But Israeli governments of all political stripes have nonetheless declared their attachment to the status quo, concluding that the fragile balance of power in this region requires its maintenance. Notably, in 2015, in the midst of one of the countless outbreaks of tension surrounding the site, Prime Minister Benjamin Netanyahu specifically assured Jordan – the nation whose Old City Israel captured in 1967, and now the peace partner with which Israel shares its longest border – that Israel would not allow Jewish prayer on the mountain. âIsrael will continue to follow its long-standing policy: Muslims pray on the Temple Mount; non-Muslims visit the Temple Mount, âNetanyahu promised.
In recent months, however, Israeli authorities have presided over a “silent, under-the-radar revolution” in which Jewish prayer on the mountain is sometimes tolerated, a Channel 12 news report showed on Saturday evening. Whereas in the past, Jewish visitors were removed from the compound to simply whisper a few words of worship, and tour guides could be invited to leave to quote the Jewish liturgy during their explanations, a minyan (prayer quorum of 10 people) has for months held morning prayers at the top of the mountain, not far from the Golden Dome of the Rock, under the tolerant gaze of the Israeli police, the TV report revealed, and long courses of study Jewish were also allowed.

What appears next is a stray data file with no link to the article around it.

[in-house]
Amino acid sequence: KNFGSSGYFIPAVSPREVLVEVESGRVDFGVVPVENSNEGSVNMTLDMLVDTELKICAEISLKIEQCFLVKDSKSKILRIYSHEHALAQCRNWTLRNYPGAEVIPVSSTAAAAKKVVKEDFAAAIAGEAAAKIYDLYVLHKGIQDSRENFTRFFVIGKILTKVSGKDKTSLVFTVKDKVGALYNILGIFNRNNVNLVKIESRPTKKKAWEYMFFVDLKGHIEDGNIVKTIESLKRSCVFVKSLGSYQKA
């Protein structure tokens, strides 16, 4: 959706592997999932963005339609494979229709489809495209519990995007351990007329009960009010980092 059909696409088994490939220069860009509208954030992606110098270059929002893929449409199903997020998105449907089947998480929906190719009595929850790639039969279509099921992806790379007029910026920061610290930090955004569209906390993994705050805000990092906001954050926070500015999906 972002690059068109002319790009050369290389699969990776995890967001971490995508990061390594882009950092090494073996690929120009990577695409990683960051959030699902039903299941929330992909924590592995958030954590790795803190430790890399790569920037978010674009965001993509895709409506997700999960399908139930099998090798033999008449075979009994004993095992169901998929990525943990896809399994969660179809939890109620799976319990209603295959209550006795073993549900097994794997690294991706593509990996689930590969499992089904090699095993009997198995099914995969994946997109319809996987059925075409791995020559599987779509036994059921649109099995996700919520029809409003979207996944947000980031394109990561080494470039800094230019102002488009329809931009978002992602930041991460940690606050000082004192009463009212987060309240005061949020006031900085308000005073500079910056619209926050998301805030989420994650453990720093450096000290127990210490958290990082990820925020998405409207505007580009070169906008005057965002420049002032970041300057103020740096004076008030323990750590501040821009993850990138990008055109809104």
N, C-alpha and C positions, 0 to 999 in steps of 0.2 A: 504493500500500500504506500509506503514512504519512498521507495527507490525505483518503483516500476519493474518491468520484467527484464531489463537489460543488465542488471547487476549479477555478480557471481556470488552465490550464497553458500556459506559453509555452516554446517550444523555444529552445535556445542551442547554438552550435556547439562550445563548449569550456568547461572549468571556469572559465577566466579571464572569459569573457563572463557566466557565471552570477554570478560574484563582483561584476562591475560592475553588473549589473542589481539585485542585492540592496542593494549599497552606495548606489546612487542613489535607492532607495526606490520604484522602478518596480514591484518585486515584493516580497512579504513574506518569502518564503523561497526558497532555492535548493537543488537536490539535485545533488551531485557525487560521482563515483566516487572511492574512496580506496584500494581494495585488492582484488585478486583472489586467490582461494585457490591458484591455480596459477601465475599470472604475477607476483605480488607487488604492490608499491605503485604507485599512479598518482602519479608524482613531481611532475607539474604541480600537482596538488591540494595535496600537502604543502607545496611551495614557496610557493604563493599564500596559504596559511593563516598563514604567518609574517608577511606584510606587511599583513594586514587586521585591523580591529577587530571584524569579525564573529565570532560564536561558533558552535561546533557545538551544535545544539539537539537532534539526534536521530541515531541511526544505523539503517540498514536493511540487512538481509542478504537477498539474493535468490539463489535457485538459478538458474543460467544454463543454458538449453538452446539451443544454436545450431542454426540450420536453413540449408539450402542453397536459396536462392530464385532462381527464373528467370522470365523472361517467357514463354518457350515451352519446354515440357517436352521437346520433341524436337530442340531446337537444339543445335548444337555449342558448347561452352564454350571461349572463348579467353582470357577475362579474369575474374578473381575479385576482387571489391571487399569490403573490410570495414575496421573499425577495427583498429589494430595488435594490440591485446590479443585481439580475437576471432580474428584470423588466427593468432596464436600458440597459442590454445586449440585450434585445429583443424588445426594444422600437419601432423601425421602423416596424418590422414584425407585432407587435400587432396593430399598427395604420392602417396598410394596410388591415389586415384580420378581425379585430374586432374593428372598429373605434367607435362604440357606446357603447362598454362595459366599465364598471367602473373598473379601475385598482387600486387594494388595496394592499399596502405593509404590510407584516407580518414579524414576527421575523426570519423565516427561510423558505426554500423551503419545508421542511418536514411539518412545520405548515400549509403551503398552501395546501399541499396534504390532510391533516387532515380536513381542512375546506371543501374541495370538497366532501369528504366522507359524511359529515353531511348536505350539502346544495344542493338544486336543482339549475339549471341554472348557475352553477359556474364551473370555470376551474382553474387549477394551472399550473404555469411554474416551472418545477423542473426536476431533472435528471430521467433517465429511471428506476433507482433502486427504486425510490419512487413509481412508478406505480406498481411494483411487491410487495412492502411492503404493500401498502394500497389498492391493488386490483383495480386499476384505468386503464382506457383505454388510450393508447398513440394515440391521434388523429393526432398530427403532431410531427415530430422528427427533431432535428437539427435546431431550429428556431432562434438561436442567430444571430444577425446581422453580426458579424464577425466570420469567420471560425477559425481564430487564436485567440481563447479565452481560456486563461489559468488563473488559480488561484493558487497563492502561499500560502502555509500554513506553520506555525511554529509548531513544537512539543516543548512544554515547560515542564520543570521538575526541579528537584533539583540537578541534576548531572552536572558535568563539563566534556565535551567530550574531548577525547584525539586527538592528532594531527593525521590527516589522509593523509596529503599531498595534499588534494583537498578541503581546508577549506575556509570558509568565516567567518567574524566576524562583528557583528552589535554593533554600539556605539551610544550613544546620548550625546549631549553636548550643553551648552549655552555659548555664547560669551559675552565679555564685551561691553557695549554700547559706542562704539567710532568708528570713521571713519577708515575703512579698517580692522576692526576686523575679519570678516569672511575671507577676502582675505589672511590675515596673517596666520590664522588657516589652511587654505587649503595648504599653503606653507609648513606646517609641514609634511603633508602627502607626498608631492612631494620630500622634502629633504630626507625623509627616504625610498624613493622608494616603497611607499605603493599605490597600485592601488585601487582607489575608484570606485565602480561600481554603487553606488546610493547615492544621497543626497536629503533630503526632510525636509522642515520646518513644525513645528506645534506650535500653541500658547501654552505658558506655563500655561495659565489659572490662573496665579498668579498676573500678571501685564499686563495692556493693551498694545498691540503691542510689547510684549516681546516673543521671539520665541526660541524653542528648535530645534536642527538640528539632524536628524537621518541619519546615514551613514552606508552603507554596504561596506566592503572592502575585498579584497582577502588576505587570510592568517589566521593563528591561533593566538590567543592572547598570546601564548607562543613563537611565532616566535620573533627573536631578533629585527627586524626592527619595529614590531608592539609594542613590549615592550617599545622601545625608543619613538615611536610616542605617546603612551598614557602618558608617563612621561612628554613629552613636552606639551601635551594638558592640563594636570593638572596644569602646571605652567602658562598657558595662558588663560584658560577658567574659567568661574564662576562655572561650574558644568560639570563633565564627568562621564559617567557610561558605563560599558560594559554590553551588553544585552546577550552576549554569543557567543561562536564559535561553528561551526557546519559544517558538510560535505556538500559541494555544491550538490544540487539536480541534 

On Sunday, Tisha Be Av, the day of fasting that marks the destruction of the two Temples and a succession of other dark moments in Jewish history, some 1,700 Jewish visitors were allowed to climb the mount, in a typically tense atmosphere who witnessed early mornings the clashes between Palestinian protesters in Al-Aqsa and the police, and subsequent denunciations of all Jewish visits to the site by Jordan, Egypt, Turkey and the Arab coalition’s own member of the Israeli government, the Ra’am party.
Glad that the day’s high-voltage visits went without too much difficulty, Prime Minister Naftali Bennett issued a statement on Sunday afternoon, in Hebrew and in English, thanking the security authorities “for handling the events on the Temple Mount with responsibility and consideration, while maintaining freedom of worship for the Jews on the Mountain [italics added]. Prime Minister Bennett stressed that freedom of worship on the Temple Mount will also be fully preserved for Muslims, who will soon mark the fast of the day of Arafa and Eid al-Adha.
But of course, under the status quo, there is no âfreedom of worship for Jews on the mountainâ.